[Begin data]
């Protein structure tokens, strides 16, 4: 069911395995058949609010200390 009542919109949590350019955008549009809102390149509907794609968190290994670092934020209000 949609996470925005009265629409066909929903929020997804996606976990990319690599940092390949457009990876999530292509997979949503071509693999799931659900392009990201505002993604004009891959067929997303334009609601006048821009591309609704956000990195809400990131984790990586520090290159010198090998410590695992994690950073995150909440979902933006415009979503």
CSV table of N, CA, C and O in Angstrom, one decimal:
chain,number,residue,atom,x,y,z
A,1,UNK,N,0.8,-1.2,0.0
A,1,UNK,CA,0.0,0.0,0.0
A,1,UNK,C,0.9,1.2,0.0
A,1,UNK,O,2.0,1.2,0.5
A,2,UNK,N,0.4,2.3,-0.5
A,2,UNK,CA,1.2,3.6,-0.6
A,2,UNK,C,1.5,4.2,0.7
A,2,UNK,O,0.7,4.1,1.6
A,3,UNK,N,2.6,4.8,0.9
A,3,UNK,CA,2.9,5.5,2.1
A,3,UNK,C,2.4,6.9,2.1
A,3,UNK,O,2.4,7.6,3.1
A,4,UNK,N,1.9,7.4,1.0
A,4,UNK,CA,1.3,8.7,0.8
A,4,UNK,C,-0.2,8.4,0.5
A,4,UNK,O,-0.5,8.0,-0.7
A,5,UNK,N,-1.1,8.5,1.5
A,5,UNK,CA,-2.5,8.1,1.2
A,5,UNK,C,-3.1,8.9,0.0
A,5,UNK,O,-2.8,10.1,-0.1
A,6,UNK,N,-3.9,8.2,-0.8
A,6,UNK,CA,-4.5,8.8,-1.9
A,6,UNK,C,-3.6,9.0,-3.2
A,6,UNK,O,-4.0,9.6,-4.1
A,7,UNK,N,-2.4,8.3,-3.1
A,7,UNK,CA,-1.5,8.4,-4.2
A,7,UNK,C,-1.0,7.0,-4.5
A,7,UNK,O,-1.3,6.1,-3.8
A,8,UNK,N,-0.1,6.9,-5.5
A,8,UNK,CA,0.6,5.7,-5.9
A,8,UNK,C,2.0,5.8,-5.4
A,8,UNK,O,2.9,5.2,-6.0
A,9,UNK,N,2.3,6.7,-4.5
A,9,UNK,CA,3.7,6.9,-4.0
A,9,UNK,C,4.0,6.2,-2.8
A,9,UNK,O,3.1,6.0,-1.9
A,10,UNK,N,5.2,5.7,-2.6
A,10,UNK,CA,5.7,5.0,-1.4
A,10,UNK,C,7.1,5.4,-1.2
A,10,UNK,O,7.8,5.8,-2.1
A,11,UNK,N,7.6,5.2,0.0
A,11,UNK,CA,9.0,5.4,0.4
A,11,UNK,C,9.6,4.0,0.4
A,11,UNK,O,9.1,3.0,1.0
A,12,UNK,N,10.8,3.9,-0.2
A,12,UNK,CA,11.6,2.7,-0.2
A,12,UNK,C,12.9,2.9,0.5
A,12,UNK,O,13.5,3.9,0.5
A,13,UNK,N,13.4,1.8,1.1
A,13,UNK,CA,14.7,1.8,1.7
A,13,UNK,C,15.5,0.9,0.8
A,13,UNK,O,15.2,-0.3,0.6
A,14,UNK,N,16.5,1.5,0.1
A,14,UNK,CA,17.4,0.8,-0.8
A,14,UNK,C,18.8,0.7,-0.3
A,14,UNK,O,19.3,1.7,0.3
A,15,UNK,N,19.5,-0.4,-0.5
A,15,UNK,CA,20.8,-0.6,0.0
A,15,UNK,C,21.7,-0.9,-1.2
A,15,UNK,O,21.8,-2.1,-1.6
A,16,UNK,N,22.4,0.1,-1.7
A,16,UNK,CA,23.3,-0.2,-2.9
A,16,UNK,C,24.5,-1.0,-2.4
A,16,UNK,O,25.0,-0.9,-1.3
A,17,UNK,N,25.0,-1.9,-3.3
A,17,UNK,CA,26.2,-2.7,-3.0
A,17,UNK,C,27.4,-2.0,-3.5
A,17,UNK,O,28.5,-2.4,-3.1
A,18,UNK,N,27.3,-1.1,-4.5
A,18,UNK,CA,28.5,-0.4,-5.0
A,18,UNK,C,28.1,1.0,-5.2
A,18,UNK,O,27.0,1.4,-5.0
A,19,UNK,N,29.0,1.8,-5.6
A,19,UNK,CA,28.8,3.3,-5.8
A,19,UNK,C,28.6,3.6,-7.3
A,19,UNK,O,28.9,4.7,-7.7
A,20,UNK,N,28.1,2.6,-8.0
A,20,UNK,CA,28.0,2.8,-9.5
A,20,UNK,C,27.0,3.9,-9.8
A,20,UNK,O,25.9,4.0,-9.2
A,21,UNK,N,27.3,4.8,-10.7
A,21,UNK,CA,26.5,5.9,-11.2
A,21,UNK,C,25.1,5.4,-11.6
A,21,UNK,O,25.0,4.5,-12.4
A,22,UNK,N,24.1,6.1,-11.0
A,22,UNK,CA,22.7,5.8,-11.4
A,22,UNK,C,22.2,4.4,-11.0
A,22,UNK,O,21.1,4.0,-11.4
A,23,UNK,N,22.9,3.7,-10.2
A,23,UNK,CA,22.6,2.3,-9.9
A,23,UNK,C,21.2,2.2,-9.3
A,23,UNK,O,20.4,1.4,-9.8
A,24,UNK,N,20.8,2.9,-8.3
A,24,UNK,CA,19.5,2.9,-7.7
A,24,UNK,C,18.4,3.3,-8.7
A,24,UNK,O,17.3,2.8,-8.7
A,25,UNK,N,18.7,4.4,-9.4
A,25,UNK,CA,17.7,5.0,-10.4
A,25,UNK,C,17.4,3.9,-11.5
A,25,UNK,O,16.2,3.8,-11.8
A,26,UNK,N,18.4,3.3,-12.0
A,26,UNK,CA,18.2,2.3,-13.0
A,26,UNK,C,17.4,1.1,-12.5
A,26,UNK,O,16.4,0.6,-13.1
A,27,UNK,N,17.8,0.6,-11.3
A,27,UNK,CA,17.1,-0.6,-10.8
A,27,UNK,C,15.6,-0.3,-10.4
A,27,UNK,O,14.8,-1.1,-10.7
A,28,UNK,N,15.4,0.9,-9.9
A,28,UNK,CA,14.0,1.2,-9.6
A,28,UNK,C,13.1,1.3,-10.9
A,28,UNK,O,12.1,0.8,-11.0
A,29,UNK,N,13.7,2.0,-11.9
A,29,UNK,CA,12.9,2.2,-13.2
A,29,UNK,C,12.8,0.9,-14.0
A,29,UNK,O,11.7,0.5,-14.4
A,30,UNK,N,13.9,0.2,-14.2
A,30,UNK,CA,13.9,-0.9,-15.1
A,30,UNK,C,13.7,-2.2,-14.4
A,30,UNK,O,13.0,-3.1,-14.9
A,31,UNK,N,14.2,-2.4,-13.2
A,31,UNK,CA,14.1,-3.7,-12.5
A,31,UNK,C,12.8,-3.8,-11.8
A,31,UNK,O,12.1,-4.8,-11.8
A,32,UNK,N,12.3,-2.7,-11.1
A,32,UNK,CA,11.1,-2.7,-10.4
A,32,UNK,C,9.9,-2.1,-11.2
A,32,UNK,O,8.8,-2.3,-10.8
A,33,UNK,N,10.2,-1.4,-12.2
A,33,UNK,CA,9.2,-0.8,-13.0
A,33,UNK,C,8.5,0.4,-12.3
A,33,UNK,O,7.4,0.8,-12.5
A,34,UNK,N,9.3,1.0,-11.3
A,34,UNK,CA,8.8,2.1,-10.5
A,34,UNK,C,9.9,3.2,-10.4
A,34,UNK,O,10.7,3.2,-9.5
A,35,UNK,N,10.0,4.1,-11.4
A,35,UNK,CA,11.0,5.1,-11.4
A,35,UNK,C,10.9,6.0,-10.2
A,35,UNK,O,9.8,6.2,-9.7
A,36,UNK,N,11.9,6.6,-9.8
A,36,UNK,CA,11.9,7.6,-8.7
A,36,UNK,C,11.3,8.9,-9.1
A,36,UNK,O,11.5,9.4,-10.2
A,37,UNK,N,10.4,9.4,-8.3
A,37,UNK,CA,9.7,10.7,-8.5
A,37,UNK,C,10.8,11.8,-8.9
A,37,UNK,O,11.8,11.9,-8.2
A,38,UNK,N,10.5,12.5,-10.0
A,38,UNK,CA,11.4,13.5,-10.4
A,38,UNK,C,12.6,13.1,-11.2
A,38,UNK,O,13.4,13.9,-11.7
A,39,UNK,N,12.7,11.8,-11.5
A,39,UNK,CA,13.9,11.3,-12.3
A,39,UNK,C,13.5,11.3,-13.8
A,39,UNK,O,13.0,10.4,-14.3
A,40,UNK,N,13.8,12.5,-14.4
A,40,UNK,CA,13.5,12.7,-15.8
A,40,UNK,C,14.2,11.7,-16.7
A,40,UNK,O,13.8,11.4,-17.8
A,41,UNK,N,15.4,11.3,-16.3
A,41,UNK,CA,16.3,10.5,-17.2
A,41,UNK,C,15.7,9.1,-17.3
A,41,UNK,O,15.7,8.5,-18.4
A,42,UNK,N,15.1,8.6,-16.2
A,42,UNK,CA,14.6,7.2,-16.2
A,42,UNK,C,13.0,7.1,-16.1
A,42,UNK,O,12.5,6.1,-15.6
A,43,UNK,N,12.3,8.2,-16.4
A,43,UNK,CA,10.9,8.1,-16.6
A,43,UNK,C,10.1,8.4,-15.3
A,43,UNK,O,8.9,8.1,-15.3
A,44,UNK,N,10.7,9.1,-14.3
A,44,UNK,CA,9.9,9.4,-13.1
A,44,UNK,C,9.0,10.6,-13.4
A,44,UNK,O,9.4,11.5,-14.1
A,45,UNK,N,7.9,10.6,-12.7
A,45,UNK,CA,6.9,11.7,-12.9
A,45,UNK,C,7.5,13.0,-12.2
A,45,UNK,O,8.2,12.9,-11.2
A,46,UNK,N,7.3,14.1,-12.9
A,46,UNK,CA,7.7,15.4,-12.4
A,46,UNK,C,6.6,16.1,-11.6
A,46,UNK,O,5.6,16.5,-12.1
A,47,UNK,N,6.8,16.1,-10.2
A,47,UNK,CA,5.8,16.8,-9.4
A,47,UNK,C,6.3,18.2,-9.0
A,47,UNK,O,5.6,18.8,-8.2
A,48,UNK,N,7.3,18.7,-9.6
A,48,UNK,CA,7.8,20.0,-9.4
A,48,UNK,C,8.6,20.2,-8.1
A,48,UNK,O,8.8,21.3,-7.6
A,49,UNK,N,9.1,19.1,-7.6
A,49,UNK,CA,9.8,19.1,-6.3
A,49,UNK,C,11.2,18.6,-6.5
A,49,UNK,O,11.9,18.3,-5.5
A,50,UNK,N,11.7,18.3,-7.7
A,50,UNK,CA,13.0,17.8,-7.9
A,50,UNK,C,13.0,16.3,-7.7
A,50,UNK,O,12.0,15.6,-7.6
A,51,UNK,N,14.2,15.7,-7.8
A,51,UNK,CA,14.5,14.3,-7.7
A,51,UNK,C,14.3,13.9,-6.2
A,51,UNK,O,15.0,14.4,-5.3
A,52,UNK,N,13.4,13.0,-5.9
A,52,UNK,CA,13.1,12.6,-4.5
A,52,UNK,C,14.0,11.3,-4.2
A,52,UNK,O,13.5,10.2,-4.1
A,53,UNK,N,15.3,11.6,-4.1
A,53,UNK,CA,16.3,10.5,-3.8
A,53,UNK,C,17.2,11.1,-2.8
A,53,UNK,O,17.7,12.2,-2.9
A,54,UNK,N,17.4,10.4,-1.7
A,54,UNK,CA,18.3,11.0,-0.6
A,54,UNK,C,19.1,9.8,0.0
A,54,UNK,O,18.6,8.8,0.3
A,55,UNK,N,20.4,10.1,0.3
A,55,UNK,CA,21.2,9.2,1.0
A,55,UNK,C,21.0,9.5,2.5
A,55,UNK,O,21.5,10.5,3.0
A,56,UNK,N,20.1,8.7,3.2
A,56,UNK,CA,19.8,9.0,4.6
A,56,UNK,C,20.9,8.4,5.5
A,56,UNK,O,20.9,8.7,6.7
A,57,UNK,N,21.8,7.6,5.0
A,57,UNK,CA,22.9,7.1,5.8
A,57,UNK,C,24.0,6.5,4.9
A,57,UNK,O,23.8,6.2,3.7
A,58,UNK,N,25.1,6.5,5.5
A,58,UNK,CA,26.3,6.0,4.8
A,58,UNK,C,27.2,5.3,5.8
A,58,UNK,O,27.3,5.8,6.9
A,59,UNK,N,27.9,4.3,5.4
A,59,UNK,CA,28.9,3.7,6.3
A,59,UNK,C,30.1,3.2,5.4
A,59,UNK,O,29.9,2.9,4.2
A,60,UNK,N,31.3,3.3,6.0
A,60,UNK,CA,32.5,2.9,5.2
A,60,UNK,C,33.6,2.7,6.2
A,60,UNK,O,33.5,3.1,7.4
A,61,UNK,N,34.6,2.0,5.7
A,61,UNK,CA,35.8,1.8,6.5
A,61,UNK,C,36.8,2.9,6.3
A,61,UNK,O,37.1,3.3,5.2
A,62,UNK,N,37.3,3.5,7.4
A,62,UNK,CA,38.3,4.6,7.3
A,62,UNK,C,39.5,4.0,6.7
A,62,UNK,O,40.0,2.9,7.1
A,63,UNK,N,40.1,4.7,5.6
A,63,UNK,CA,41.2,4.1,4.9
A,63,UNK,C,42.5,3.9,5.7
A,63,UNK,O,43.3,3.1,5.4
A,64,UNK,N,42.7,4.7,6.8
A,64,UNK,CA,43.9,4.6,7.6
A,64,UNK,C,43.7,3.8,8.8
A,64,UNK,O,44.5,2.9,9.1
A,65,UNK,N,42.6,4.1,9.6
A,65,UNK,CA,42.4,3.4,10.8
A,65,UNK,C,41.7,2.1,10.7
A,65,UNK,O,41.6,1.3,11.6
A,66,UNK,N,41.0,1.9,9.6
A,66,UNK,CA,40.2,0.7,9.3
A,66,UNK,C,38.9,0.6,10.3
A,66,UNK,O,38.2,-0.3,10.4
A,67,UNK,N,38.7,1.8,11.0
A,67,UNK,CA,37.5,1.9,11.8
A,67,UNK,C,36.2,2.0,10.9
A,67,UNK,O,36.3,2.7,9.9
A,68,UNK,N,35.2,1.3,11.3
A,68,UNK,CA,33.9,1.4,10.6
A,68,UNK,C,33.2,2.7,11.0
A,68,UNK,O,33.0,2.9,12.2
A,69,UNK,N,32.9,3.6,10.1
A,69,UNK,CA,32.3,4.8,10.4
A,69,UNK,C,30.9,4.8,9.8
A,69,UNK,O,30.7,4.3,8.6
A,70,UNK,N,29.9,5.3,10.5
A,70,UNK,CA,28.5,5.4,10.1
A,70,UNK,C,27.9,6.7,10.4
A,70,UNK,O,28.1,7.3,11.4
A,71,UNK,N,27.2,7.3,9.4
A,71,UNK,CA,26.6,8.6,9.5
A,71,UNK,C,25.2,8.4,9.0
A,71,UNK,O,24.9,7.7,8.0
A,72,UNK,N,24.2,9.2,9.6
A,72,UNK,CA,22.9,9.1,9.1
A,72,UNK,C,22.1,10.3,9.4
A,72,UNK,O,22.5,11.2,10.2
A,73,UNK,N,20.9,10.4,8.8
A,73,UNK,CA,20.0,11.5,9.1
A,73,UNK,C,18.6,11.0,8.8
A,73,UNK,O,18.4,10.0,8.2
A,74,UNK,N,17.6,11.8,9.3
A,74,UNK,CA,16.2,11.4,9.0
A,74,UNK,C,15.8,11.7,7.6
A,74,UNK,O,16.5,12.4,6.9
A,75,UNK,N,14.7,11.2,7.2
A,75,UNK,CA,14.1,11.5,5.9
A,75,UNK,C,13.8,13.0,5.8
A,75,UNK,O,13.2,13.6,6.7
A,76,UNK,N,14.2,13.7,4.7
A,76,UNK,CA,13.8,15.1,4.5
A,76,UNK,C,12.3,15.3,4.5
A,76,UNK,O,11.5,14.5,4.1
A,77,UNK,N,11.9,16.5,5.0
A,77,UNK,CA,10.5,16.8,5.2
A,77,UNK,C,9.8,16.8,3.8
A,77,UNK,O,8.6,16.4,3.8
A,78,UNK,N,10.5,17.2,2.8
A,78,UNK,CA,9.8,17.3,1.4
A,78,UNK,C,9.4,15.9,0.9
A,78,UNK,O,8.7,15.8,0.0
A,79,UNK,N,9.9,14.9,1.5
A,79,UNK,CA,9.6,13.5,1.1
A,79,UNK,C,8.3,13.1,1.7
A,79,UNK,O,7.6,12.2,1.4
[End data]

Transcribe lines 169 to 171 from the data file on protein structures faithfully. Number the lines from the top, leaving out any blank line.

A,42,UNK,CA,14.6,7.2,-16.2
A,42,UNK,C,13.0,7.1,-16.1
A,42,UNK,O,12.5,6.1,-15.6